As for those who in the present age are rich, command them not to be haughty, or to set their hopes on the uncertainty of riches, but rather on God who richly provides us with everything for our enjoyment. They are to do good, to be rich in good works, generous, and ready to share, thus storing up for themselves the treasure of a good foundation for the future, so that they may take hold of the life that really is life (1 Timothy 6:17-19).

The three readings for today’s Mass call our attention to the use of our personal wealth and indicate how it should not be used. In the first reading Amos expresses alarm at the luxurious living of the people who have no regard for the ruin of Joseph. The second reading reminds the rich that their wealth must be used for the common good and not selfishly. The Gospel highlights the problem that arises when we become too occupied with wealth that it prevents us from caring for others.

A careful reading of today’s propers would indicate the dangers that can arise when we use our wealth selfishly and make it the centre of our lives. We cease to be caring, generous, compassionate and merciful. Luke makes the point that wealth, used greedily prevents us from acting neighbourly. All three readings indicate that that there is an absence of neighbour love when persons only think about themselves and forget the welfare of others.

Whenever we allow wealth to come between us and God and our neighbour, we make it a god and the results can be devastating. As it controls us and as we pursue it, we can act ruthlessly in our actions to acquire what we desire and see as our saviour. We can become oppressive, manipulating and possessive.

The readings must not be interpreted as a denunciation of wealth and riches. Far from it. The readings call us to be responsible in our living and to use our riches for the common good and not only for selfish gain. Poverty is always bad. It is not to be glorified. One of the eight Millennium Development Goals is the eradication of poverty by the year 2015.

Today’s Gospel reading gives lie to the thought that to be rich is to be blessed by God and that poverty is a curse from God. This is far from the truth and it is very unchristian and should not be preached by anyone. Actually, the reversal is true in the Gospel reading, the tables are turned.

Wealth is power, in the hands of those who have no regard for the community or the neighbour, it is a destructive and oppressive agent.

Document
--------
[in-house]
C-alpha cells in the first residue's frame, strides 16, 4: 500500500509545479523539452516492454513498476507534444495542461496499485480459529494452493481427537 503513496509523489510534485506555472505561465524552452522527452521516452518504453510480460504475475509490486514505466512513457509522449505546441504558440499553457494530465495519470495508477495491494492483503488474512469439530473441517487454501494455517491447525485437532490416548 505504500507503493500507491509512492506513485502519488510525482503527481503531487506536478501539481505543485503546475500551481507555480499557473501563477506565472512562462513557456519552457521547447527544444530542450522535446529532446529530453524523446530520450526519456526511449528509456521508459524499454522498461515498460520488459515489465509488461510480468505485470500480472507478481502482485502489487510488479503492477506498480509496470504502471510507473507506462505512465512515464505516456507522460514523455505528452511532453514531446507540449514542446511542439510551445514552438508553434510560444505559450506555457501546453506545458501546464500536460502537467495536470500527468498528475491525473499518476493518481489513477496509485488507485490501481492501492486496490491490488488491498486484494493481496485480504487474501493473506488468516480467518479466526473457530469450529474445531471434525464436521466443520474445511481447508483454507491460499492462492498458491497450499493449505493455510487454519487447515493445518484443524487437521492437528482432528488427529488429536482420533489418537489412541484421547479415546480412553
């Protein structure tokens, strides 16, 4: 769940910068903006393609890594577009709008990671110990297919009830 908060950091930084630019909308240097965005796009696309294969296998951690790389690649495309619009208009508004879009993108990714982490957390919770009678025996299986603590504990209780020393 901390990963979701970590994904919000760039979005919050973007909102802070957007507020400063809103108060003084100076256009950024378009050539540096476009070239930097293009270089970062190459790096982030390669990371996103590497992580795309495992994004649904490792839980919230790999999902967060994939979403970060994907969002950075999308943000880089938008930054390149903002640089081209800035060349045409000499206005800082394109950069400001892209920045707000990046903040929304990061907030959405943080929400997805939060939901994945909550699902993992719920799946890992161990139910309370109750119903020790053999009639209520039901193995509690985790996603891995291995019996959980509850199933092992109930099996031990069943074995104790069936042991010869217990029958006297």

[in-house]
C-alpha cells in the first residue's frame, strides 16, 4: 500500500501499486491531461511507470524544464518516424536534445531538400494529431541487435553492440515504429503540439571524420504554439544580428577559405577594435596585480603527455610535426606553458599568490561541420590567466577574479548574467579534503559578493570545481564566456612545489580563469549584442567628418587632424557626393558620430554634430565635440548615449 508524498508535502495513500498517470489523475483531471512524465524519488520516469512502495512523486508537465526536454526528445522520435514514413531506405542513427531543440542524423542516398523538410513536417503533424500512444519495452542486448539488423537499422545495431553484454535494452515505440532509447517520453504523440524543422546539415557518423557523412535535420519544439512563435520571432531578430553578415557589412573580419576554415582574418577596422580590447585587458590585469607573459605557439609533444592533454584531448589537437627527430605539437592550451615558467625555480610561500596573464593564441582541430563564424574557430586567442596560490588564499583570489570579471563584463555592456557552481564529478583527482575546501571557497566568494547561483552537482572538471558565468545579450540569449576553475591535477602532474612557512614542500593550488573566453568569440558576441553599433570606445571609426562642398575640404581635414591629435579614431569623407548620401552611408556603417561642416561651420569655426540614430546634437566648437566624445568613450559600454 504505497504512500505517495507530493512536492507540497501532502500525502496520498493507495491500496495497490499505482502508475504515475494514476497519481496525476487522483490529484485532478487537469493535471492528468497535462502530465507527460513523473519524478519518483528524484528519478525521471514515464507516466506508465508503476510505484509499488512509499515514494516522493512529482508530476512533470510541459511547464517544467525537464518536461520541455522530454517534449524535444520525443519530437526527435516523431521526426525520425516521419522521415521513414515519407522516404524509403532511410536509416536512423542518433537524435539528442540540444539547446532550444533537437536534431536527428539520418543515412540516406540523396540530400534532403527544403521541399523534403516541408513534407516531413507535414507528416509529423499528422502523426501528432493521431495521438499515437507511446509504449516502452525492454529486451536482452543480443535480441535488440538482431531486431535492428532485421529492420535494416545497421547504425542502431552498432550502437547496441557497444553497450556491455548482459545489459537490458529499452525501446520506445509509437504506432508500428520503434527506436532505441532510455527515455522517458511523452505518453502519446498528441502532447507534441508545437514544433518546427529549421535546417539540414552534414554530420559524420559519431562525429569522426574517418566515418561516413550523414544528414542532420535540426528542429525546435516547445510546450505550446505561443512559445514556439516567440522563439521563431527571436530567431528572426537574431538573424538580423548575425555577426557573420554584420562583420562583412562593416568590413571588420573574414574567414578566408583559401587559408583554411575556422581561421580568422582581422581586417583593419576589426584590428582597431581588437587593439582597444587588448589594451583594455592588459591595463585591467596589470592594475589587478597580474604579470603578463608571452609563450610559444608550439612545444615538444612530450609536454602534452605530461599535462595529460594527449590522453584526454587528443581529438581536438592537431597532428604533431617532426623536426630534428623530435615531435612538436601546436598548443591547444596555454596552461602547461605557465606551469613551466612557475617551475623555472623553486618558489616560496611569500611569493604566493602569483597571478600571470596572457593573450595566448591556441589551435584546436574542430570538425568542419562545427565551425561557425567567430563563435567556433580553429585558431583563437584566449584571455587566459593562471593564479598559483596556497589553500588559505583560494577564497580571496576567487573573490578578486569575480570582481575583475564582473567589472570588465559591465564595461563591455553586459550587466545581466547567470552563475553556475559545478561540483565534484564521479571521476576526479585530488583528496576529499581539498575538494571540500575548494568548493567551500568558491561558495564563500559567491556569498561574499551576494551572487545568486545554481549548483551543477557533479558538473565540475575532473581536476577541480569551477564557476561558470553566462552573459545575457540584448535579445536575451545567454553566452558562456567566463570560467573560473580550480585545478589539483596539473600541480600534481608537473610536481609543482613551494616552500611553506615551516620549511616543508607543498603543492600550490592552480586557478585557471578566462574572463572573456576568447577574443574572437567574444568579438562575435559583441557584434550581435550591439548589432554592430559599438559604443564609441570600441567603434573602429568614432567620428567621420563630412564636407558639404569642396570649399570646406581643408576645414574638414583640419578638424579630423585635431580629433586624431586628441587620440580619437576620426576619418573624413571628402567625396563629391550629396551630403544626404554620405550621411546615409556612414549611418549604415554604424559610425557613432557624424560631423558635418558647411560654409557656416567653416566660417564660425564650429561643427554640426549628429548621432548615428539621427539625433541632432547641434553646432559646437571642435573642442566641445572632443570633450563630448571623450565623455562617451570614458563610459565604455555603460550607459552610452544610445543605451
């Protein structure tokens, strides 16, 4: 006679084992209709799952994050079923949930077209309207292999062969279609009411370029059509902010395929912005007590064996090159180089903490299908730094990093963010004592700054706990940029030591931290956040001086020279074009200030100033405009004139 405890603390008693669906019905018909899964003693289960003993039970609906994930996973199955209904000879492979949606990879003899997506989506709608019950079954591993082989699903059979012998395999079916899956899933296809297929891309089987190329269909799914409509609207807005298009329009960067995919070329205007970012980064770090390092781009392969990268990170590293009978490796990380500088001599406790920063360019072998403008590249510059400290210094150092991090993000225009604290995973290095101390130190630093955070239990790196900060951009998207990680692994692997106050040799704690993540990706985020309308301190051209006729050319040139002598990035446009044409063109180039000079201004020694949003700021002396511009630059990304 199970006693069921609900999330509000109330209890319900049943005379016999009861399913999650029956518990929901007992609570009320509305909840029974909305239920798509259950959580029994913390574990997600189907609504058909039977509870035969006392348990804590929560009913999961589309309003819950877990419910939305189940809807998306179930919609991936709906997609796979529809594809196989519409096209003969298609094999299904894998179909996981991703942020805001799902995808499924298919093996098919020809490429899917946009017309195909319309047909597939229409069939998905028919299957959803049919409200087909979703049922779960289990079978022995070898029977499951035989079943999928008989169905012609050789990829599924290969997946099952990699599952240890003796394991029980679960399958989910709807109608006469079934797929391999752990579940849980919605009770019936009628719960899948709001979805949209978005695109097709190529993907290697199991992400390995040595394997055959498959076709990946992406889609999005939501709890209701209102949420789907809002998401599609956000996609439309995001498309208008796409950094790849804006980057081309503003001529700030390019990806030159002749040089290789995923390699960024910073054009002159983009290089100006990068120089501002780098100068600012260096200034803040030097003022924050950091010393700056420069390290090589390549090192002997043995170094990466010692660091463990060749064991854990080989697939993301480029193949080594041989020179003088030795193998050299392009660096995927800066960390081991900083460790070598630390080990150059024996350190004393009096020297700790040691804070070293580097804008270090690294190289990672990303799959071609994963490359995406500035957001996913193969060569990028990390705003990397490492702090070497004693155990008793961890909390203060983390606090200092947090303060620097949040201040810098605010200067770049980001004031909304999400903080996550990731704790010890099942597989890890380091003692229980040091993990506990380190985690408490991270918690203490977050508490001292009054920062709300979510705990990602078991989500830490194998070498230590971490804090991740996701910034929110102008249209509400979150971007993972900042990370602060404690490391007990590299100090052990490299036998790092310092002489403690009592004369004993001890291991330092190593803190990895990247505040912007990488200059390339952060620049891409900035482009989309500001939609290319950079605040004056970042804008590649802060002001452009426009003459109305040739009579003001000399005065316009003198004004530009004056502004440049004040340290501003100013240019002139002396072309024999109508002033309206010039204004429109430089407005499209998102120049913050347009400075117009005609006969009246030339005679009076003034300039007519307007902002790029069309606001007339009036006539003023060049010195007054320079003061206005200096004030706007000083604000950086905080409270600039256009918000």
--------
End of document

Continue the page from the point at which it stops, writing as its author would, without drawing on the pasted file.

Unfortunately, the rich control the systems that allow for the gap between the haves and the have nots to widen. The divides between the rich and poor are evident in health care, housing, education, recreation, and the like. These divides are always to the disadvantage of the poor. But it is strange that the poor usually side with the rich against the poor; James makes an interesting observation:

“But you have dishonoured the poor man. Is it not the rich who oppress you, is it not they who drag you into court?  Is it not they who blaspheme that honourable name which was invoked over you” (James 2:6-7)?

The Gospel of Jesus Christ embraces all people. The readings pose a question to us. How do we minister to rich people? Very often we focus on the poor and forget the rich. We can best minister to them by challenging them to see their wealth as a gift to be shared with the less fortunate. This is the point of today’s second reading:

As for those who in the present age are rich, command them not to be haughty, or to set their hopes on the uncertainty of riches, but rather on God who richly provides us with everything for our enjoyment. They are to do good, to be rich in good works, generous, and ready to share, thus storing up for themselves the treasure of a good foundation for the future, so that they may take hold of the life that really is life ( 1 Timothy 6:17-19).

A second question from today’s reading is this: How do we live out our Christianity in a world of inequality? How do we witness for Christ in a world where 3 billion people live on less than $2.00 a day; where the world's 358 billionaires have assets exceeding the combined annual incomes of countries with 45 percent of the world's people; where the assets of the world's three richest men are more than the combined GNP of all the least developed countries on the planet. We cannot close our eyes to the inequalities that exist in the world and be faithful to Jesus Christ who desires abundant living for all people. Jesus said: “I came that they may have life, and have it abundantly” (John 10:10). What can we do to ensure that people enjoy an abundant life?

Part of our witness as Christians is to ensure that all people enjoy a decent standard of living. Recognising that we are made in God’s image and likeness, we are obligated to work for the wholesome development of people and do all we can to provide for people’s basic needs. This was the reason for the early church requiring its members to sell their possessions and make the proceeds available for the brethren (Acts 5 and 6).

As we reflect on today’s readings, the following questions might be useful: How do we use our wealth however large or small it may be? Do we see our wealth as a gift from God or as an entitlement? Is it our servant or our master? How would we respond to Jesus’ instruction “Sell all that you have and distribute to the poor, and you will have treasure in heaven; and come, follow me" (Luke 18:22).

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